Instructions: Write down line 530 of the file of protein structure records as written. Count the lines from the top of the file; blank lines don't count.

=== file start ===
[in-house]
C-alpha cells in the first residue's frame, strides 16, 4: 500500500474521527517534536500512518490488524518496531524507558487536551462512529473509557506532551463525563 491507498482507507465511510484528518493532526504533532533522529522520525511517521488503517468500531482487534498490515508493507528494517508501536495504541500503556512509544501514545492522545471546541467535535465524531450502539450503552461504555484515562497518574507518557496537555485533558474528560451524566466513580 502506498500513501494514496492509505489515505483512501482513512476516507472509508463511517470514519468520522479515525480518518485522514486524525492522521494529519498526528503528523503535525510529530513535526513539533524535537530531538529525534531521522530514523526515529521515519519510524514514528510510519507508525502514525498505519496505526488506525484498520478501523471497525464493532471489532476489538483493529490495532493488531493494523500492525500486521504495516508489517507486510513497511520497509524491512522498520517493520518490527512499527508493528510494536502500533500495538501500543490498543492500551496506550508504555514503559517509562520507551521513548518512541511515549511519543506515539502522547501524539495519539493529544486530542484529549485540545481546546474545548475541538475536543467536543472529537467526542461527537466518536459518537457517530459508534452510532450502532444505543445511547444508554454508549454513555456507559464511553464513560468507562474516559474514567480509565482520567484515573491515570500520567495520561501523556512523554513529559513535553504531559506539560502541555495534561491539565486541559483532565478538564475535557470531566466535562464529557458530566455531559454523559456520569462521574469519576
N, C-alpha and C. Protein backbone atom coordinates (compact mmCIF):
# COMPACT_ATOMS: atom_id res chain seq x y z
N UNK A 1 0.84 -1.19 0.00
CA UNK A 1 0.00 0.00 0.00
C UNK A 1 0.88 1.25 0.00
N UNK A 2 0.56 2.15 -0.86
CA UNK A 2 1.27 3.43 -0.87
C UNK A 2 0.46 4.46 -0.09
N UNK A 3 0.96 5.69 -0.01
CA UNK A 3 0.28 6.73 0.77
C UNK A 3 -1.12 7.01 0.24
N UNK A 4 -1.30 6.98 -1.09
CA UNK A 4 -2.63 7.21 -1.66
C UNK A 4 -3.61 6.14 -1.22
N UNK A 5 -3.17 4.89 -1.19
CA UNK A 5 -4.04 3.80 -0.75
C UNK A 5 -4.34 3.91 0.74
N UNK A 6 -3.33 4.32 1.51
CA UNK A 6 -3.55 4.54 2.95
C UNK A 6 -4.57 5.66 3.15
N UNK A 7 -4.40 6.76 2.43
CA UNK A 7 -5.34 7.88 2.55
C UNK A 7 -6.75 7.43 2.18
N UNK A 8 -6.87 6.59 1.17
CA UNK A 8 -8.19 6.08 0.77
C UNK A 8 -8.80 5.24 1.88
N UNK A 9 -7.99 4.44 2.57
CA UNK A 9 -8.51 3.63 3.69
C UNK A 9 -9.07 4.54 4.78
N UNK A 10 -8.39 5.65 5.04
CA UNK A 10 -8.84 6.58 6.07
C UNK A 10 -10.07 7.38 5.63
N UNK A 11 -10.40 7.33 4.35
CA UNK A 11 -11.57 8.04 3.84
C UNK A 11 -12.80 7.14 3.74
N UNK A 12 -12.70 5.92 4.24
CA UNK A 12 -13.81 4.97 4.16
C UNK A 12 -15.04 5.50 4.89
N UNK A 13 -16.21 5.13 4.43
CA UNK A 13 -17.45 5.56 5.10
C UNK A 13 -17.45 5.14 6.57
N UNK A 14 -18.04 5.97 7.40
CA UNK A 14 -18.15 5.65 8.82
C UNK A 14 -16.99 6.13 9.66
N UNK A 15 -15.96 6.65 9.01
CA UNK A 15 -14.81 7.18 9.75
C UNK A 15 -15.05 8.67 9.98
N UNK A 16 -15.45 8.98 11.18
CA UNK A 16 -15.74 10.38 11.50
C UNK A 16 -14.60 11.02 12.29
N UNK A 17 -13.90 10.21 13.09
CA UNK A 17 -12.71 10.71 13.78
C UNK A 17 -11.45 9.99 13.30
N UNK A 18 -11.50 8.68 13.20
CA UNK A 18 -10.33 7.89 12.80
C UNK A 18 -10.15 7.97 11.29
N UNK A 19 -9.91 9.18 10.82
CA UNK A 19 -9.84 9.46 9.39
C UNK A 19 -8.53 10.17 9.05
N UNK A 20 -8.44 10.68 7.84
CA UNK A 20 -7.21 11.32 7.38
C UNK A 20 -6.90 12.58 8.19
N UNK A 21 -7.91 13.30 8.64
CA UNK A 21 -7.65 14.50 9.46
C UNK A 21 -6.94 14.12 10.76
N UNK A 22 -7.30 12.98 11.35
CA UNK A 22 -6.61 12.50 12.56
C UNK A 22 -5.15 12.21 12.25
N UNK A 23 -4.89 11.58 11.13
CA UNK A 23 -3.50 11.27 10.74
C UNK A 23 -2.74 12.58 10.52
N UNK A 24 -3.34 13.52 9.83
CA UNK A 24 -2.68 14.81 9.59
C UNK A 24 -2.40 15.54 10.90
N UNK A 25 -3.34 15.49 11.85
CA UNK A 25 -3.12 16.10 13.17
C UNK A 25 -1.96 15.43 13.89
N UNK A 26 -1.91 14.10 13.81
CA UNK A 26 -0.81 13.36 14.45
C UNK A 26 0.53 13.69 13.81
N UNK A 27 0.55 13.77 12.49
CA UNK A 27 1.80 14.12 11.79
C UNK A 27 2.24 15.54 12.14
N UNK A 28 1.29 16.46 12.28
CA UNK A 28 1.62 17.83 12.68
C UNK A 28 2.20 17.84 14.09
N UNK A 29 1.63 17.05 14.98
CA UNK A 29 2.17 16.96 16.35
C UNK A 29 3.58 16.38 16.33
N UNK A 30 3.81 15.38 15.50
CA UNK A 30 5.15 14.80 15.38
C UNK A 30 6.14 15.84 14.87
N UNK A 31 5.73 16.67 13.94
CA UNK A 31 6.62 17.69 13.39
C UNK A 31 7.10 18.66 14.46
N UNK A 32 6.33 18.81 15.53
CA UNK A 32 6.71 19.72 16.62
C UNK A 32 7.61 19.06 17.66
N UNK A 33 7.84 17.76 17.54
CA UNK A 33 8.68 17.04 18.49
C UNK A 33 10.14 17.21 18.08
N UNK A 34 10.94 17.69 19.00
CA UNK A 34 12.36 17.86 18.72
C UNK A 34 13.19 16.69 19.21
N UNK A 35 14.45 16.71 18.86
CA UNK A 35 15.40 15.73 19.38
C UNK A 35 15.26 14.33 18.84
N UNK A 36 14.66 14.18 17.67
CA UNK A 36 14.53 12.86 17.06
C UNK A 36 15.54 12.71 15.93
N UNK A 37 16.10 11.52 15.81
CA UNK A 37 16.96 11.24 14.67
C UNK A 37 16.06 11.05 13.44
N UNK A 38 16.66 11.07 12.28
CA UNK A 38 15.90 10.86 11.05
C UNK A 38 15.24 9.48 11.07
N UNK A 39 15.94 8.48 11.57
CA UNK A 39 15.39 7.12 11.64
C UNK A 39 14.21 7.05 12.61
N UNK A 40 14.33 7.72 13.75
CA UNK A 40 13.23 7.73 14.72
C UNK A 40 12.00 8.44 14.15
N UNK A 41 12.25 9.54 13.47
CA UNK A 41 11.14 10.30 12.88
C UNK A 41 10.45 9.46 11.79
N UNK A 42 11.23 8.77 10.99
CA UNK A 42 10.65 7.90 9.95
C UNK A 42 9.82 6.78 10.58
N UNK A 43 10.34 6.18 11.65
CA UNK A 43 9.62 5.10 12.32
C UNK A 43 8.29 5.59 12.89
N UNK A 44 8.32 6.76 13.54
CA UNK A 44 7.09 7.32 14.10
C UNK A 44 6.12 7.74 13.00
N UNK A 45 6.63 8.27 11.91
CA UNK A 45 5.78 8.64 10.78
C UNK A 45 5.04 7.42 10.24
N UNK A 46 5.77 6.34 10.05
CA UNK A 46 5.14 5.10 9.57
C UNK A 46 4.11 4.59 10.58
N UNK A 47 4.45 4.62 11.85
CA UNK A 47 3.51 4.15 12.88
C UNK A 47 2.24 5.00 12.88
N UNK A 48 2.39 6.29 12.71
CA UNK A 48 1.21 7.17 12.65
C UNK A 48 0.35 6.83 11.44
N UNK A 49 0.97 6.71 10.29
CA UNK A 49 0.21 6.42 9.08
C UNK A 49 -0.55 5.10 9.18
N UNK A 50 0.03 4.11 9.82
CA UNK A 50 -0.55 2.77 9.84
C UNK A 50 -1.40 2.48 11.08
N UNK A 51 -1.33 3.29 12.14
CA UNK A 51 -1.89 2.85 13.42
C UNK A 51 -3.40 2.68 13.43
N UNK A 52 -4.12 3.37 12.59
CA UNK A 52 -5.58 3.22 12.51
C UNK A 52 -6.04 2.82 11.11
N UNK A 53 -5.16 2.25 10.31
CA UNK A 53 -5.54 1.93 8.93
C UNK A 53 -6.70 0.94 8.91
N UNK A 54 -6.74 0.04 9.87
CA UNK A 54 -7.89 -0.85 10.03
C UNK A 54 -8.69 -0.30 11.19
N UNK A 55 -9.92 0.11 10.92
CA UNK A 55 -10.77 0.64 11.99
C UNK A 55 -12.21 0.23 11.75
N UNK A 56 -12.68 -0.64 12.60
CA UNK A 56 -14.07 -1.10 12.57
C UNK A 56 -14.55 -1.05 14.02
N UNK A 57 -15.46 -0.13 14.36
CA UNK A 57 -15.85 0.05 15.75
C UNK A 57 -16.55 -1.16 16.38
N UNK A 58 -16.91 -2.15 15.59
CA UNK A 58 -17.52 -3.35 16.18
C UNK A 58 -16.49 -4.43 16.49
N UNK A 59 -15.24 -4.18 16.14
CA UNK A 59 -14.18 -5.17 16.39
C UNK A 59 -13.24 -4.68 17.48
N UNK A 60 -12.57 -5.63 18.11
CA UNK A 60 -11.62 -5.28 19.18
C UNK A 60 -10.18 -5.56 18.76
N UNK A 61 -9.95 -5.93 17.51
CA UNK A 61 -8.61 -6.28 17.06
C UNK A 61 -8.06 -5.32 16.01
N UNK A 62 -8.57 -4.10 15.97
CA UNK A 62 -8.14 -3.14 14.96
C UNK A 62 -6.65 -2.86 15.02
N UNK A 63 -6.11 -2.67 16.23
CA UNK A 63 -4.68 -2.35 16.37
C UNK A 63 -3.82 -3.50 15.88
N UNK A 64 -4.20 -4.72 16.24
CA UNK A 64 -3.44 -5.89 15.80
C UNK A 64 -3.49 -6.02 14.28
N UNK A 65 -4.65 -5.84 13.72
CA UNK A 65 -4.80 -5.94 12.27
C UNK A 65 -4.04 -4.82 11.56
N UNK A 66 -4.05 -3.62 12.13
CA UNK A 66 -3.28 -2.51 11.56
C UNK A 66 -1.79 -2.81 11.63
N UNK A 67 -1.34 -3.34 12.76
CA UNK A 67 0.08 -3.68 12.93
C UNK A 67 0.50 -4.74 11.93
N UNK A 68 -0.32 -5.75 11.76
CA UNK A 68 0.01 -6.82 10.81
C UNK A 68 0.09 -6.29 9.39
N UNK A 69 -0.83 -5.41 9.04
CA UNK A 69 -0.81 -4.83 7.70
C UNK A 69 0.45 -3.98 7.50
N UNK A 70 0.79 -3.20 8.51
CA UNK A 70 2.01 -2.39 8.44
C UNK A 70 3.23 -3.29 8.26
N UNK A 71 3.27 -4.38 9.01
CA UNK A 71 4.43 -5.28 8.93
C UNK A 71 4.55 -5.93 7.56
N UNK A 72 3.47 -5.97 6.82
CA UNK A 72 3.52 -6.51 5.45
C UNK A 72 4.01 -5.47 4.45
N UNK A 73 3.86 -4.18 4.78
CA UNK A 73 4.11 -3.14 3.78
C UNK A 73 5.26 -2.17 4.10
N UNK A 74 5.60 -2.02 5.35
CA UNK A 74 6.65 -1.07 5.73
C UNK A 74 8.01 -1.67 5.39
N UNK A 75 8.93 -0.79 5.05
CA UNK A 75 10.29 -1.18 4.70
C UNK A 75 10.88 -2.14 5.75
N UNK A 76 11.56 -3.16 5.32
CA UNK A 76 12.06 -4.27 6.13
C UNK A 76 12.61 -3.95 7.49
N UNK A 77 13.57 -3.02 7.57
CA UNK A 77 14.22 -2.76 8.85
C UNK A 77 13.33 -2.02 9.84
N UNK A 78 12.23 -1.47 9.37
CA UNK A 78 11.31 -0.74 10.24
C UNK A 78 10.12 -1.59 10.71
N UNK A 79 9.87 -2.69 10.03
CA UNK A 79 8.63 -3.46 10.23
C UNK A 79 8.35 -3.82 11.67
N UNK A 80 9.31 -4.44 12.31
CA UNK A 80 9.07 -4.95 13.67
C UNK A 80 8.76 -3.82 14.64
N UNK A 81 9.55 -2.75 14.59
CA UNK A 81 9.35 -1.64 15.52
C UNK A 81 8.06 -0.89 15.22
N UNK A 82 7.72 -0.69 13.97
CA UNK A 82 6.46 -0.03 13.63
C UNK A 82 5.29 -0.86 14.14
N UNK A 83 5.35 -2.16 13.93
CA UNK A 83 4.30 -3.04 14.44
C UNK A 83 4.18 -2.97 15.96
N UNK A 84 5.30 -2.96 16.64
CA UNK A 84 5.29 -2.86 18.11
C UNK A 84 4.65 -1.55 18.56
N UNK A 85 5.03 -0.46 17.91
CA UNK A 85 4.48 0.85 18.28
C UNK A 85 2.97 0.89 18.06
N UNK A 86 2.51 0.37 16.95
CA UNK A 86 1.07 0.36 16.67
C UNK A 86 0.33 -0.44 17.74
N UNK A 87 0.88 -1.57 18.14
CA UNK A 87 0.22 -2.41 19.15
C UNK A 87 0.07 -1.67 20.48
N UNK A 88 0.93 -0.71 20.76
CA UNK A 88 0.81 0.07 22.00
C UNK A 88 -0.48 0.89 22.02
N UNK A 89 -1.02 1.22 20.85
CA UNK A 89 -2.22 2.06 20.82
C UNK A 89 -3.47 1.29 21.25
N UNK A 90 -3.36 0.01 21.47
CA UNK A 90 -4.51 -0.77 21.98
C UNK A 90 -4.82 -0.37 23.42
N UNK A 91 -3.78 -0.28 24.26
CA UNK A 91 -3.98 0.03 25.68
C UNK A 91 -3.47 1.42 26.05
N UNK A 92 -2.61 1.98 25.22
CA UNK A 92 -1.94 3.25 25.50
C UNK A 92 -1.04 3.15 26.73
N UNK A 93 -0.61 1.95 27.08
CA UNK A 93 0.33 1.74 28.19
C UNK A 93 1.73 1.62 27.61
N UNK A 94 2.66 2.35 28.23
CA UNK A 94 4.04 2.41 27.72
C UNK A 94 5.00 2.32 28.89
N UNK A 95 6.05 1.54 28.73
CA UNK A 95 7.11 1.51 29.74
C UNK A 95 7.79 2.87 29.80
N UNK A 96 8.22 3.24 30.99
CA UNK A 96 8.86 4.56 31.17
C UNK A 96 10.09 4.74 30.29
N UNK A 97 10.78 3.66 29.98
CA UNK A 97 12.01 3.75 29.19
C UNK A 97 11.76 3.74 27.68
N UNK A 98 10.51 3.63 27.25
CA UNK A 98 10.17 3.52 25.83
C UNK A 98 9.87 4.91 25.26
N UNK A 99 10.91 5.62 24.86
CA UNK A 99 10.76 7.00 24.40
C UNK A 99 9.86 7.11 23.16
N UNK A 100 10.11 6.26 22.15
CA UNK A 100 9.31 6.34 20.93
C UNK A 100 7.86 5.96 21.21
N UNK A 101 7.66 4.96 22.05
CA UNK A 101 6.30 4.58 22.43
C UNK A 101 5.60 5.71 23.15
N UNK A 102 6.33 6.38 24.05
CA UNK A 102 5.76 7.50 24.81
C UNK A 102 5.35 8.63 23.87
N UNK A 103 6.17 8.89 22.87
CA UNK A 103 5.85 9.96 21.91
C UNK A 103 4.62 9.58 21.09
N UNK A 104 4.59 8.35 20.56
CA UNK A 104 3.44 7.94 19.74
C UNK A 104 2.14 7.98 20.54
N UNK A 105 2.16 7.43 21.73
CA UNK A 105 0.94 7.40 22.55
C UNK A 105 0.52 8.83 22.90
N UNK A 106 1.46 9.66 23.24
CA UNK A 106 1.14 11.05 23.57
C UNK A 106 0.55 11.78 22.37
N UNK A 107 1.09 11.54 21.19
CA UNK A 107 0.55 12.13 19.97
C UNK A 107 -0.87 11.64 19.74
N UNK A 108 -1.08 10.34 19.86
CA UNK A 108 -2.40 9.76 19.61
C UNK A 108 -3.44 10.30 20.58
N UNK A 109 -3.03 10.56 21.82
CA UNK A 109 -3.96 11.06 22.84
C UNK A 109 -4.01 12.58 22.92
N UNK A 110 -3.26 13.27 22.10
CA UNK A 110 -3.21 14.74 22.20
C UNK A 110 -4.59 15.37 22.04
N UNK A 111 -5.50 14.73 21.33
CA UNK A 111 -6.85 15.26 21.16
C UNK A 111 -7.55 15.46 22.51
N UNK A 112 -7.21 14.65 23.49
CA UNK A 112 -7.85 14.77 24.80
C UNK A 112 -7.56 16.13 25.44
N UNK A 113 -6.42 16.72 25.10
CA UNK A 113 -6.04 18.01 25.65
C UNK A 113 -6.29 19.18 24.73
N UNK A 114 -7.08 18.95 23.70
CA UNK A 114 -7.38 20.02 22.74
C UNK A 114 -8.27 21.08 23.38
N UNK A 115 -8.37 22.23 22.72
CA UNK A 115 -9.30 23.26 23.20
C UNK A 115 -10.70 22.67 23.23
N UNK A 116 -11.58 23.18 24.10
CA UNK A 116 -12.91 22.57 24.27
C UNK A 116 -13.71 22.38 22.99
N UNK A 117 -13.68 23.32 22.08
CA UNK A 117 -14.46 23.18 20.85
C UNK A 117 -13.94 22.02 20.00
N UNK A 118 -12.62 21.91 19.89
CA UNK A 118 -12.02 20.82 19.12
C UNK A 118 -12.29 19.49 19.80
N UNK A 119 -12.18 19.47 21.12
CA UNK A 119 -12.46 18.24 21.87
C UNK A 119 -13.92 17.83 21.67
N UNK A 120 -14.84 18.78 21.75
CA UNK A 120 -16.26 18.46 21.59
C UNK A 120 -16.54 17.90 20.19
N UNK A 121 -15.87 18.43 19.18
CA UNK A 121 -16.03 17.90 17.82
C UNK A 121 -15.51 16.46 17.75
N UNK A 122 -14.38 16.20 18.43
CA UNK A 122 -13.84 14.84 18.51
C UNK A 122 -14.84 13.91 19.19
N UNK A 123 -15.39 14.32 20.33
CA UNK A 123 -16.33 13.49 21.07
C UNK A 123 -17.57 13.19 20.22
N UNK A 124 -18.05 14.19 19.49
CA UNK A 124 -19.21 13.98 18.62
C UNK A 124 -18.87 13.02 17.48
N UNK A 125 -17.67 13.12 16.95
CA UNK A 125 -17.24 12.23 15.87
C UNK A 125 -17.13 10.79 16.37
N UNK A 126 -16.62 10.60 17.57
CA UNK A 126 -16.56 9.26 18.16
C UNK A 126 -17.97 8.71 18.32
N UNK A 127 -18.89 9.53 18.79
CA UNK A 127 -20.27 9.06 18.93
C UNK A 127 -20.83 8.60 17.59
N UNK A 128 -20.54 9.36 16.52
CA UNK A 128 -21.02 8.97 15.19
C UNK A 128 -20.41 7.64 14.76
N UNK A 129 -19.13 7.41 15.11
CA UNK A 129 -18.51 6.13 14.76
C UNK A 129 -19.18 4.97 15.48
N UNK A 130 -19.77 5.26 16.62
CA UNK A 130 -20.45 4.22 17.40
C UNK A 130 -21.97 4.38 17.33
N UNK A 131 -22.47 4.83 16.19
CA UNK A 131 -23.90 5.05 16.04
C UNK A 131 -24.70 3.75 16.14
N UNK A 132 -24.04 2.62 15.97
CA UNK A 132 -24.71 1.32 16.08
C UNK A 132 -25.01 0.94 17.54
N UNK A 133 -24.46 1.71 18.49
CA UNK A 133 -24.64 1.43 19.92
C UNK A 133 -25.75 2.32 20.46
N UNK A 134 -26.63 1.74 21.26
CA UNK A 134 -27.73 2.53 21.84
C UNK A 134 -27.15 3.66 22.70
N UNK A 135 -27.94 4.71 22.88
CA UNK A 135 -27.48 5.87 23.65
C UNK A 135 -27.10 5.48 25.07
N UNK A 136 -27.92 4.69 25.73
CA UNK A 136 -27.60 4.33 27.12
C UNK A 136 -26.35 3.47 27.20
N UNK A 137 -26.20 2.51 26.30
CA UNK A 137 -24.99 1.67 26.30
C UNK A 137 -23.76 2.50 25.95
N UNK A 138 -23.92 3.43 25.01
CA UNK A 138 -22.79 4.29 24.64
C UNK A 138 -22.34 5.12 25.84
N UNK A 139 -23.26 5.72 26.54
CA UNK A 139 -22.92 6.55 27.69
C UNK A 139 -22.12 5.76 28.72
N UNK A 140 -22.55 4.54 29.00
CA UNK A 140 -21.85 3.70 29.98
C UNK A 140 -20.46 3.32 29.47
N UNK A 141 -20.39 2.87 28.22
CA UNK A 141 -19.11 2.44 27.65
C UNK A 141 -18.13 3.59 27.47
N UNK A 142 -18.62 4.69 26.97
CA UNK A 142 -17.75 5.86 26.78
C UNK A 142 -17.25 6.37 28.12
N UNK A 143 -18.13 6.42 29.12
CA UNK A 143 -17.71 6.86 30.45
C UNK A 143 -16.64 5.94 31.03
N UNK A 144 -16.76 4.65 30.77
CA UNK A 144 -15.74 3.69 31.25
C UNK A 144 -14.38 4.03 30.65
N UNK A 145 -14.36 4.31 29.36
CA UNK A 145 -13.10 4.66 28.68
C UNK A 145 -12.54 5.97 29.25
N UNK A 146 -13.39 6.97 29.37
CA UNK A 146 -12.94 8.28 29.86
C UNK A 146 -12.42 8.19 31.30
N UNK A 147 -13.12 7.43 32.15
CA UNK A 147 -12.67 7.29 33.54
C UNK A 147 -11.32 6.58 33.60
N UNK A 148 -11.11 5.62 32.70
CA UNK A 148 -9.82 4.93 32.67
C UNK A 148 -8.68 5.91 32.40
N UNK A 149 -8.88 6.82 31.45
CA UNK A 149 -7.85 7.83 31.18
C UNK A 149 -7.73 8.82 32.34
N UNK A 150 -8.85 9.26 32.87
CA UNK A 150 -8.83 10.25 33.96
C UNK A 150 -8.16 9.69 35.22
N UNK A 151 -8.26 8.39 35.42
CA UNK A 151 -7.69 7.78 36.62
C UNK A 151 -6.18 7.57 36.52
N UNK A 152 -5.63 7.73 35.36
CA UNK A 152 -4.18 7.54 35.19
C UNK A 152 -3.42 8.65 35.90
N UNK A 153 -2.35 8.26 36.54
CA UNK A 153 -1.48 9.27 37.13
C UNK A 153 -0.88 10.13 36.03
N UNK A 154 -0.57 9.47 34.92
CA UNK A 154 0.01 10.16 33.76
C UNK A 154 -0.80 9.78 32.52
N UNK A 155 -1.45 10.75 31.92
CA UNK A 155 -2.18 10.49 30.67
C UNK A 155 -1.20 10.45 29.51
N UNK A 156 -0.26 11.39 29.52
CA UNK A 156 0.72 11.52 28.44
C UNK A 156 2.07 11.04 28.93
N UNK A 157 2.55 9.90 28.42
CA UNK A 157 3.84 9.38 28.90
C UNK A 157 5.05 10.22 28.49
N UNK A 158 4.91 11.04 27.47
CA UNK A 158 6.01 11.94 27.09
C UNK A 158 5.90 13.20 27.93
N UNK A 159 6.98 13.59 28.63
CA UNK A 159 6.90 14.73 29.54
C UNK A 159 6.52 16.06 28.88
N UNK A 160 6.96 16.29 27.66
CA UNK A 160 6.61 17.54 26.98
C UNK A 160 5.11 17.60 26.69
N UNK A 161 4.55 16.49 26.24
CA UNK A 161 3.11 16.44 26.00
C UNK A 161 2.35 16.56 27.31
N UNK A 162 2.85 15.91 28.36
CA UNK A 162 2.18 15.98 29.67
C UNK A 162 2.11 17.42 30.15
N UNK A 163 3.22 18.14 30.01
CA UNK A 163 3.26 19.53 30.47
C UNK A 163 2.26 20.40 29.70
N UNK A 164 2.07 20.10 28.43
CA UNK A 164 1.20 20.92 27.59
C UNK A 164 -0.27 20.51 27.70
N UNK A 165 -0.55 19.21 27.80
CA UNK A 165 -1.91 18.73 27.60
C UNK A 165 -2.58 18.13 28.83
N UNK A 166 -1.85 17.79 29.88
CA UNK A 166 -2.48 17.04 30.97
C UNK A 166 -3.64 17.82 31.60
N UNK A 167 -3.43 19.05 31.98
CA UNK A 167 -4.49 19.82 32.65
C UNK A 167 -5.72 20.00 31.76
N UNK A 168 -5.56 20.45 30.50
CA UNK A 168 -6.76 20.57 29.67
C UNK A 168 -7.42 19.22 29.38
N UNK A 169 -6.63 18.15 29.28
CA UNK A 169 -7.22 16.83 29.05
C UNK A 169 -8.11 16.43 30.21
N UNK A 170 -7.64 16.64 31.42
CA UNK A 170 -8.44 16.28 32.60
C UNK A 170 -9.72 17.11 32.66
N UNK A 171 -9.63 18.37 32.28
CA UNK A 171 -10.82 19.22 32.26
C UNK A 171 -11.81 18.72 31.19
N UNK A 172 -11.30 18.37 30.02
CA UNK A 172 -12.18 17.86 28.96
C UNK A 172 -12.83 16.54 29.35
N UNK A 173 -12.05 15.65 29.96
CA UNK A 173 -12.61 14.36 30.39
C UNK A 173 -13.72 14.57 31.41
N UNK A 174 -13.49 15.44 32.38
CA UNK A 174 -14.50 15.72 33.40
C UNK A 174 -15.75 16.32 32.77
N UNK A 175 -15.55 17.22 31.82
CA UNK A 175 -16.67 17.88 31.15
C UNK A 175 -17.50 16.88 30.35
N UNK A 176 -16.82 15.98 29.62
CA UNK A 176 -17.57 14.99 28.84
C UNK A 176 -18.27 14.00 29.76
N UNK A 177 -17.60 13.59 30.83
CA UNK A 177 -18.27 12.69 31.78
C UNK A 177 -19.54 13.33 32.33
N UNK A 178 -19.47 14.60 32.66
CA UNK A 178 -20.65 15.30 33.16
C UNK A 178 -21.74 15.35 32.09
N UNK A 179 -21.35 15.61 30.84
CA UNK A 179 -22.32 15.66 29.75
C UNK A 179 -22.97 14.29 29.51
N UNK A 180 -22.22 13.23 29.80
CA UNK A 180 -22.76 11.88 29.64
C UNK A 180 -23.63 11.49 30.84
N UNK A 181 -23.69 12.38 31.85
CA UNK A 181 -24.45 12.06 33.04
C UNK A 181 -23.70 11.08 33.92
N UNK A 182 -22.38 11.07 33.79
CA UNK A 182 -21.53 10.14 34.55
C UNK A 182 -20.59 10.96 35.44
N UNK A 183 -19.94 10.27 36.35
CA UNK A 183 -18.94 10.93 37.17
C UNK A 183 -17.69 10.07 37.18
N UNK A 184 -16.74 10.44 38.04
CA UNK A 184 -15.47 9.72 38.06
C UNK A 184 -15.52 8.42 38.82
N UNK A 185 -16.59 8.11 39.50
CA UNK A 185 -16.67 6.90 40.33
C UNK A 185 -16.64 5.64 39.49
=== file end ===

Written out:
N UNK A 176 -16.82 15.98 29.62